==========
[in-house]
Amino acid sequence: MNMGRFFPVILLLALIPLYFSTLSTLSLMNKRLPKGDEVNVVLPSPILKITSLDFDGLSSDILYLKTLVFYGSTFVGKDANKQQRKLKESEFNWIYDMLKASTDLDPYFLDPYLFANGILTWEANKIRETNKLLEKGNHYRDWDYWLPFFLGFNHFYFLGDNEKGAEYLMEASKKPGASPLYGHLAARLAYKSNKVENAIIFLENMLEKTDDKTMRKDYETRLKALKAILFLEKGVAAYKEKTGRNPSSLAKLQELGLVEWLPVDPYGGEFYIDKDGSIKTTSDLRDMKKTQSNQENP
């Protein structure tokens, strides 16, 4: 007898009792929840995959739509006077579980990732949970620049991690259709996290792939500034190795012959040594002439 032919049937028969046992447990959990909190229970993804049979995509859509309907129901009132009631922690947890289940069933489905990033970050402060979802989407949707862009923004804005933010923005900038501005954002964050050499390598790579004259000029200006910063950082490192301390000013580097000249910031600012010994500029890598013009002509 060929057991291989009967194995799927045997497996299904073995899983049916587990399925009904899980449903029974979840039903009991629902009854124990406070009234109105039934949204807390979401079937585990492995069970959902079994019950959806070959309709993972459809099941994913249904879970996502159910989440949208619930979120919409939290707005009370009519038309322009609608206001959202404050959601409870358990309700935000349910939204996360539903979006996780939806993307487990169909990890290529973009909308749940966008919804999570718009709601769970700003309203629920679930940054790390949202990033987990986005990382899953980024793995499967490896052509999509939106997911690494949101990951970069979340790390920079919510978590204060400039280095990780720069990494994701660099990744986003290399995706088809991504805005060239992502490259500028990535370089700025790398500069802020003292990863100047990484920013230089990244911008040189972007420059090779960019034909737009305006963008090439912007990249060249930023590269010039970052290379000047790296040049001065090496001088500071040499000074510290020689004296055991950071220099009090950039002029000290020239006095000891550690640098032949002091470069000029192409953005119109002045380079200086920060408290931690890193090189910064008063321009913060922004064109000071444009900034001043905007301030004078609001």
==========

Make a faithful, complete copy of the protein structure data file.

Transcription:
[in-house]
Amino acid sequence: MNMGRFFPVILLLALIPLYFSTLSTLSLMNKRLPKGDEVNVVLPSPILKITSLDFDGLSSDILYLKTLVFYGSTFVGKDANKQQRKLKESEFNWIYDMLKASTDLDPYFLDPYLFANGILTWEANKIRETNKLLEKGNHYRDWDYWLPFFLGFNHFYFLGDNEKGAEYLMEASKKPGASPLYGHLAARLAYKSNKVENAIIFLENMLEKTDDKTMRKDYETRLKALKAILFLEKGVAAYKEKTGRNPSSLAKLQELGLVEWLPVDPYGGEFYIDKDGSIKTTSDLRDMKKTQSNQENP
């Protein structure tokens, strides 16, 4: 007898009792929840995959739509006077579980990732949970620049991690259709996290792939500034190795012959040594002439 032919049937028969046992447990959990909190229970993804049979995509859509309907129901009132009631922690947890289940069933489905990033970050402060979802989407949707862009923004804005933010923005900038501005954002964050050499390598790579004259000029200006910063950082490192301390000013580097000249910031600012010994500029890598013009002509 060929057991291989009967194995799927045997497996299904073995899983049916587990399925009904899980449903029974979840039903009991629902009854124990406070009234109105039934949204807390979401079937585990492995069970959902079994019950959806070959309709993972459809099941994913249904879970996502159910989440949208619930979120919409939290707005009370009519038309322009609608206001959202404050959601409870358990309700935000349910939204996360539903979006996780939806993307487990169909990890290529973009909308749940966008919804999570718009709601769970700003309203629920679930940054790390949202990033987990986005990382899953980024793995499967490896052509999509939106997911690494949101990951970069979340790390920079919510978590204060400039280095990780720069990494994701660099990744986003290399995706088809991504805005060239992502490259500028990535370089700025790398500069802020003292990863100047990484920013230089990244911008040189972007420059090779960019034909737009305006963008090439912007990249060249930023590269010039970052290379000047790296040049001065090496001088500071040499000074510290020689004296055991950071220099009090950039002029000290020239006095000891550690640098032949002091470069000029192409953005119109002045380079200086920060408290931690890193090189910064008063321009913060922004064109000071444009900034001043905007301030004078609001």